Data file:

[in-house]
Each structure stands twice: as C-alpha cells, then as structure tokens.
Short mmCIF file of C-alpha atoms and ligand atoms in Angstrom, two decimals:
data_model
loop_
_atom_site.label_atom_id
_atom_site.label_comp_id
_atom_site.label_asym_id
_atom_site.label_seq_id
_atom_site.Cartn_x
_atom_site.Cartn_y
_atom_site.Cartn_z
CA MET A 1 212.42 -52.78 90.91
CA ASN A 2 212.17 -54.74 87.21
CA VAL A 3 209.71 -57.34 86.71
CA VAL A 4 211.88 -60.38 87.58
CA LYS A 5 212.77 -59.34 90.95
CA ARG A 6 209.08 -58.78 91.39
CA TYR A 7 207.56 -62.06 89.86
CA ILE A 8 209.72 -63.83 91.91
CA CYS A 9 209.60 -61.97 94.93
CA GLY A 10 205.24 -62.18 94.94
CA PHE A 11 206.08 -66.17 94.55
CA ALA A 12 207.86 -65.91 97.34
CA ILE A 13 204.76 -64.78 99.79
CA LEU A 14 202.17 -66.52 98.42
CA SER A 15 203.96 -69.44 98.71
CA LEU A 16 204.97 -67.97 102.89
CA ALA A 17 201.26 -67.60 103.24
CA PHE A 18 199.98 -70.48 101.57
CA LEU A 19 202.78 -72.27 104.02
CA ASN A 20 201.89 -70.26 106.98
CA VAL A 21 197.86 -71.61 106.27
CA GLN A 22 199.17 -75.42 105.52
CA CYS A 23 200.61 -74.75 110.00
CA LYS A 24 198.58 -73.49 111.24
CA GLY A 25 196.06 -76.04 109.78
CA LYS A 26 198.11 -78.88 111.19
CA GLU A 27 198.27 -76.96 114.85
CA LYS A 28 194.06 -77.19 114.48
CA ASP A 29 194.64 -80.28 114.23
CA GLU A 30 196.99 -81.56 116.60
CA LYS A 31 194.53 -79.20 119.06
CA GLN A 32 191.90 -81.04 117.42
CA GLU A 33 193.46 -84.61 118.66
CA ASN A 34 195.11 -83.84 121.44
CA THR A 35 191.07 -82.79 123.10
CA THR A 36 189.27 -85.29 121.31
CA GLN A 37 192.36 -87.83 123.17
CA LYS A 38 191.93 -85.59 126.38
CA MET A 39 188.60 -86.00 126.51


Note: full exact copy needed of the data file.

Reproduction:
[in-house]
Each structure stands twice: as C-alpha cells, then as structure tokens.
Short mmCIF file of C-alpha atoms and ligand atoms in Angstrom, two decimals:
data_model
loop_
_atom_site.label_atom_id
_atom_site.label_comp_id
_atom_site.label_asym_id
_atom_site.label_seq_id
_atom_site.Cartn_x
_atom_site.Cartn_y
_atom_site.Cartn_z
CA MET A 1 212.42 -52.78 90.91
CA ASN A 2 212.17 -54.74 87.21
CA VAL A 3 209.71 -57.34 86.71
CA VAL A 4 211.88 -60.38 87.58
CA LYS A 5 212.77 -59.34 90.95
CA ARG A 6 209.08 -58.78 91.39
CA TYR A 7 207.56 -62.06 89.86
CA ILE A 8 209.72 -63.83 91.91
CA CYS A 9 209.60 -61.97 94.93
CA GLY A 10 205.24 -62.18 94.94
CA PHE A 11 206.08 -66.17 94.55
CA ALA A 12 207.86 -65.91 97.34
CA ILE A 13 204.76 -64.78 99.79
CA LEU A 14 202.17 -66.52 98.42
CA SER A 15 203.96 -69.44 98.71
CA LEU A 16 204.97 -67.97 102.89
CA ALA A 17 201.26 -67.60 103.24
CA PHE A 18 199.98 -70.48 101.57
CA LEU A 19 202.78 -72.27 104.02
CA ASN A 20 201.89 -70.26 106.98
CA VAL A 21 197.86 -71.61 106.27
CA GLN A 22 199.17 -75.42 105.52
CA CYS A 23 200.61 -74.75 110.00
CA LYS A 24 198.58 -73.49 111.24
CA GLY A 25 196.06 -76.04 109.78
CA LYS A 26 198.11 -78.88 111.19
CA GLU A 27 198.27 -76.96 114.85
CA LYS A 28 194.06 -77.19 114.48
CA ASP A 29 194.64 -80.28 114.23
CA GLU A 30 196.99 -81.56 116.60
CA LYS A 31 194.53 -79.20 119.06
CA GLN A 32 191.90 -81.04 117.42
CA GLU A 33 193.46 -84.61 118.66
CA ASN A 34 195.11 -83.84 121.44
CA THR A 35 191.07 -82.79 123.10
CA THR A 36 189.27 -85.29 121.31
CA GLN A 37 192.36 -87.83 123.17
CA LYS A 38 191.93 -85.59 126.38
CA MET A 39 188.60 -86.00 126.51